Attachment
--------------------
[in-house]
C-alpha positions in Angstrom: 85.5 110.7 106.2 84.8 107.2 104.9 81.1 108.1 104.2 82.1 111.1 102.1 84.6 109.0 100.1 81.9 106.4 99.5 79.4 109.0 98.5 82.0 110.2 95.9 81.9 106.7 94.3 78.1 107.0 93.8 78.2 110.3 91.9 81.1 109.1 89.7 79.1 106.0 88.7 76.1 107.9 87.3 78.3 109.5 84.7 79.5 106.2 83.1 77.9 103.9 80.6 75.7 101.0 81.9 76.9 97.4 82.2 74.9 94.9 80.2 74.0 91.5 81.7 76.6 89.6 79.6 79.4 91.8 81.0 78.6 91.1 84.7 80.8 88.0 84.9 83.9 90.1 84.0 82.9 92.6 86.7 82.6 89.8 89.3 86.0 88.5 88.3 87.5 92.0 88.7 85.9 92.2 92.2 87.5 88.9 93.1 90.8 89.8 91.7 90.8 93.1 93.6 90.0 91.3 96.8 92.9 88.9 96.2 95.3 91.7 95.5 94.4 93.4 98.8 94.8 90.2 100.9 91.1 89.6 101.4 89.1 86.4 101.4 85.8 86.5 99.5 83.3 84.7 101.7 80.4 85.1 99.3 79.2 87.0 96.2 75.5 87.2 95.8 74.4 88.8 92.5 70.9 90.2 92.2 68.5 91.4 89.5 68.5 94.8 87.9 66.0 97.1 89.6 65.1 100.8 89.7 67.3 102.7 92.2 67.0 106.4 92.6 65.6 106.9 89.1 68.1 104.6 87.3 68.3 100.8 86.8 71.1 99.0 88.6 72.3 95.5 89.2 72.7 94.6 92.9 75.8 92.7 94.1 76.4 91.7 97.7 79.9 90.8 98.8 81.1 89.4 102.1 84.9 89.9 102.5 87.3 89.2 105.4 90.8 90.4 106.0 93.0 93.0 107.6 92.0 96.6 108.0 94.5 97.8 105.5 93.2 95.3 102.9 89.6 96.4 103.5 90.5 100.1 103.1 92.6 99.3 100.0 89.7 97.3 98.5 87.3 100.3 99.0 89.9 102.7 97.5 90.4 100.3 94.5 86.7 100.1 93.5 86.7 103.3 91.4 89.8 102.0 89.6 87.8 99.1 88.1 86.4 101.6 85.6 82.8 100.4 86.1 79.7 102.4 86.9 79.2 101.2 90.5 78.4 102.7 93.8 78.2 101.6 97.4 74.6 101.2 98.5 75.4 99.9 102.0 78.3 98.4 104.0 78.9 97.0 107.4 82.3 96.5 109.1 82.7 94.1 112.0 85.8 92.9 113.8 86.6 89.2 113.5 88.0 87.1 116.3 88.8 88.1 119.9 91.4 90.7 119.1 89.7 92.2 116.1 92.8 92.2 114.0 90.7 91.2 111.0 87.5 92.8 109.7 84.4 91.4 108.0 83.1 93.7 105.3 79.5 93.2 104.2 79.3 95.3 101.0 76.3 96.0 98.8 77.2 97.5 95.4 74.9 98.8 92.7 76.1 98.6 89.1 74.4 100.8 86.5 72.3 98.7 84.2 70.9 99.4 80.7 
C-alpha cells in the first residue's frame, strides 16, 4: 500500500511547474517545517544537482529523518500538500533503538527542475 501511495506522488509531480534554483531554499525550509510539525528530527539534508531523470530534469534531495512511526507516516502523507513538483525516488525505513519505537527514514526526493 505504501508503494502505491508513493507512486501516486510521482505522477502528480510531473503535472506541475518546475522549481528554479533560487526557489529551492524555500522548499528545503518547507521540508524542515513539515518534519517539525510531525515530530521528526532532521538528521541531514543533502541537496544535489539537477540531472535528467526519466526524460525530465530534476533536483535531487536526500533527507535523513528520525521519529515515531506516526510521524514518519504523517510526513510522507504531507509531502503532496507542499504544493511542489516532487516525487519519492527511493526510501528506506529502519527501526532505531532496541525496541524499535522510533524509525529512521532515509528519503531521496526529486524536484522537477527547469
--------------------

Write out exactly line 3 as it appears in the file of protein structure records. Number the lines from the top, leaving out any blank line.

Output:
C-alpha cells in the first residue's frame, strides 16, 4: 500500500511547474517545517544537482529523518500538500533503538527542475 501511495506522488509531480534554483531554499525550509510539525528530527539534508531523470530534469534531495512511526507516516502523507513538483525516488525505513519505537527514514526526493 505504501508503494502505491508513493507512486501516486510521482505522477502528480510531473503535472506541475518546475522549481528554479533560487526557489529551492524555500522548499528545503518547507521540508524542515513539515518534519517539525510531525515530530521528526532532521538528521541531514543533502541537496544535489539537477540531472535528467526519466526524460525530465530534476533536483535531487536526500533527507535523513528520525521519529515515531506516526510521524514518519504523517510526513510522507504531507509531502503532496507542499504544493511542489516532487516525487519519492527511493526510501528506506529502519527501526532505531532496541525496541524499535522510533524509525529512521532515509528519503531521496526529486524536484522537477527547469